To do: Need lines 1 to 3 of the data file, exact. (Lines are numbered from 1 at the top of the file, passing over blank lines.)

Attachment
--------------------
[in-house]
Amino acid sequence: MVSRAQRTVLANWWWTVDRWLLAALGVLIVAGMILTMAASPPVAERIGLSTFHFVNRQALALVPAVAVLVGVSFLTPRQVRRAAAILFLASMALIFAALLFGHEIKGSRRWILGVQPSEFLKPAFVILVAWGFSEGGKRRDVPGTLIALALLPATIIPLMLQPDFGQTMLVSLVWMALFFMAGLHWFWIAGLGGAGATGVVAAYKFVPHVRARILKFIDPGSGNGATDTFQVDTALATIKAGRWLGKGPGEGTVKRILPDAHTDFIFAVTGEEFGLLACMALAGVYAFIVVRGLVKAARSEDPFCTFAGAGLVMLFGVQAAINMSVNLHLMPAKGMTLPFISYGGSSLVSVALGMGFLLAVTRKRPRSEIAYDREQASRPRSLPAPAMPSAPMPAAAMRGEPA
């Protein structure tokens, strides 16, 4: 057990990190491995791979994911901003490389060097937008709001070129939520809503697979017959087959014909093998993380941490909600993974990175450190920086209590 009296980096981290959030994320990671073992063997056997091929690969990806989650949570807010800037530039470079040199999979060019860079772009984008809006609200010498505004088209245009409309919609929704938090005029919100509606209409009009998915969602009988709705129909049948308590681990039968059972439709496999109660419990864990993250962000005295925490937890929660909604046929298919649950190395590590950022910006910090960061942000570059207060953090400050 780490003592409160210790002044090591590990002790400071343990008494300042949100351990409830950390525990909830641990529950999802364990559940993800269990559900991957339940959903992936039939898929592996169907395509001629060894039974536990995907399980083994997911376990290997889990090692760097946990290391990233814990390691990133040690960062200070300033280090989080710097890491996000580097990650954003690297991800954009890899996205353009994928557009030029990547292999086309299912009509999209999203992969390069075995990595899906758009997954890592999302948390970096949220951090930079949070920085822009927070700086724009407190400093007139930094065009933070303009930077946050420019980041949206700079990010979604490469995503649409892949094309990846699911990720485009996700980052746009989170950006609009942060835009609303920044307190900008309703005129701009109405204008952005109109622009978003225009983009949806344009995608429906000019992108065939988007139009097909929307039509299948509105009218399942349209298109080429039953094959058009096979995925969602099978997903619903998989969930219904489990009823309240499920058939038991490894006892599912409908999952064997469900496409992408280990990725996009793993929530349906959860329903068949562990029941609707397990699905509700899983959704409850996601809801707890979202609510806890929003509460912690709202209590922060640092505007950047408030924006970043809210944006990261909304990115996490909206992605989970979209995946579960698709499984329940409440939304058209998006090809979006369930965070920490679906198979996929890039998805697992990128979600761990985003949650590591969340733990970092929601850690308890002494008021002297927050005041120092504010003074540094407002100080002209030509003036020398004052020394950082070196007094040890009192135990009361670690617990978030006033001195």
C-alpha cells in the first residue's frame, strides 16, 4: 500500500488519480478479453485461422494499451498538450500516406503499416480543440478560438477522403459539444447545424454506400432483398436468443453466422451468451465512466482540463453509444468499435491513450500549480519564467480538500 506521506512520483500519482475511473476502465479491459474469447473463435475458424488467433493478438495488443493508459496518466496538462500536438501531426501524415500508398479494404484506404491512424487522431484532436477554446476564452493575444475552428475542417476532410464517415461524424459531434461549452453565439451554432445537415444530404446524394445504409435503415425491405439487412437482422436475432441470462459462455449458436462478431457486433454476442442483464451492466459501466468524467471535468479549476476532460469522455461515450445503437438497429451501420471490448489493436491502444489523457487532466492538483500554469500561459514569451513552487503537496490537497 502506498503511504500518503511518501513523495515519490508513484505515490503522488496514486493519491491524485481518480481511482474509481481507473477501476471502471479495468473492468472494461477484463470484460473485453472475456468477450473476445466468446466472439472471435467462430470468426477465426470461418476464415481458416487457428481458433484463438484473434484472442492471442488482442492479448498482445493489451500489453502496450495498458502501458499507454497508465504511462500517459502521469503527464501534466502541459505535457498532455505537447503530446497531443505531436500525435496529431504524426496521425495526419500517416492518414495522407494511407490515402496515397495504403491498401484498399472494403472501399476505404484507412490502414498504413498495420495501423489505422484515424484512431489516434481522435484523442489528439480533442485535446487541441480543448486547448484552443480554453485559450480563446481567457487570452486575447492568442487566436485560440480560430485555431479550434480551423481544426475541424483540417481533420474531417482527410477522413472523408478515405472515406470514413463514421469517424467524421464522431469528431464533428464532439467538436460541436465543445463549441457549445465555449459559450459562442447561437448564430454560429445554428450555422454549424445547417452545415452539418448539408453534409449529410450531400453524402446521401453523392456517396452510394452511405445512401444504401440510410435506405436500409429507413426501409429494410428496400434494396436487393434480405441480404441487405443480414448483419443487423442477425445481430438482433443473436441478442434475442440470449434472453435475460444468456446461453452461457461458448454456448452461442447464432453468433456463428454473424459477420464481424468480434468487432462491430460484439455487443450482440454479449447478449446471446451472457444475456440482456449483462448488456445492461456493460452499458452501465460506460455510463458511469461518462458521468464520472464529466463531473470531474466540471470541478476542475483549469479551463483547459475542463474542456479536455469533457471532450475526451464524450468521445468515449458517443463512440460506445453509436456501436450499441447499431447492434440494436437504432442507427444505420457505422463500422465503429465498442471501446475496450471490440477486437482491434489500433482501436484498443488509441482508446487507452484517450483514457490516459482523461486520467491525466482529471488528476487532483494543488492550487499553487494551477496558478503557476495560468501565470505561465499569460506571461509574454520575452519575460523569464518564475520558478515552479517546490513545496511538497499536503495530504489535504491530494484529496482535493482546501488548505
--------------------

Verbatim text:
[in-house]
Amino acid sequence: MVSRAQRTVLANWWWTVDRWLLAALGVLIVAGMILTMAASPPVAERIGLSTFHFVNRQALALVPAVAVLVGVSFLTPRQVRRAAAILFLASMALIFAALLFGHEIKGSRRWILGVQPSEFLKPAFVILVAWGFSEGGKRRDVPGTLIALALLPATIIPLMLQPDFGQTMLVSLVWMALFFMAGLHWFWIAGLGGAGATGVVAAYKFVPHVRARILKFIDPGSGNGATDTFQVDTALATIKAGRWLGKGPGEGTVKRILPDAHTDFIFAVTGEEFGLLACMALAGVYAFIVVRGLVKAARSEDPFCTFAGAGLVMLFGVQAAINMSVNLHLMPAKGMTLPFISYGGSSLVSVALGMGFLLAVTRKRPRSEIAYDREQASRPRSLPAPAMPSAPMPAAAMRGEPA
């Protein structure tokens, strides 16, 4: 057990990190491995791979994911901003490389060097937008709001070129939520809503697979017959087959014909093998993380941490909600993974990175450190920086209590 009296980096981290959030994320990671073992063997056997091929690969990806989650949570807010800037530039470079040199999979060019860079772009984008809006609200010498505004088209245009409309919609929704938090005029919100509606209409009009998915969602009988709705129909049948308590681990039968059972439709496999109660419990864990993250962000005295925490937890929660909604046929298919649950190395590590950022910006910090960061942000570059207060953090400050 780490003592409160210790002044090591590990002790400071343990008494300042949100351990409830950390525990909830641990529950999802364990559940993800269990559900991957339940959903992936039939898929592996169907395509001629060894039974536990995907399980083994997911376990290997889990090692760097946990290391990233814990390691990133040690960062200070300033280090989080710097890491996000580097990650954003690297991800954009890899996205353009994928557009030029990547292999086309299912009509999209999203992969390069075995990595899906758009997954890592999302948390970096949220951090930079949070920085822009927070700086724009407190400093007139930094065009933070303009930077946050420019980041949206700079990010979604490469995503649409892949094309990846699911990720485009996700980052746009989170950006609009942060835009609303920044307190900008309703005129701009109405204008952005109109622009978003225009983009949806344009995608429906000019992108065939988007139009097909929307039509299948509105009218399942349209298109080429039953094959058009096979995925969602099978997903619903998989969930219904489990009823309240499920058939038991490894006892599912409908999952064997469900496409992408280990990725996009793993929530349906959860329903068949562990029941609707397990699905509700899983959704409850996601809801707890979202609510806890929003509460912690709202209590922060640092505007950047408030924006970043809210944006990261909304990115996490909206992605989970979209995946579960698709499984329940409440939304058209998006090809979006369930965070920490679906198979996929890039998805697992990128979600761990985003949650590591969340733990970092929601850690308890002494008021002297927050005041120092504010003074540094407002100080002209030509003036020398004052020394950082070196007094040890009192135990009361670690617990978030006033001195």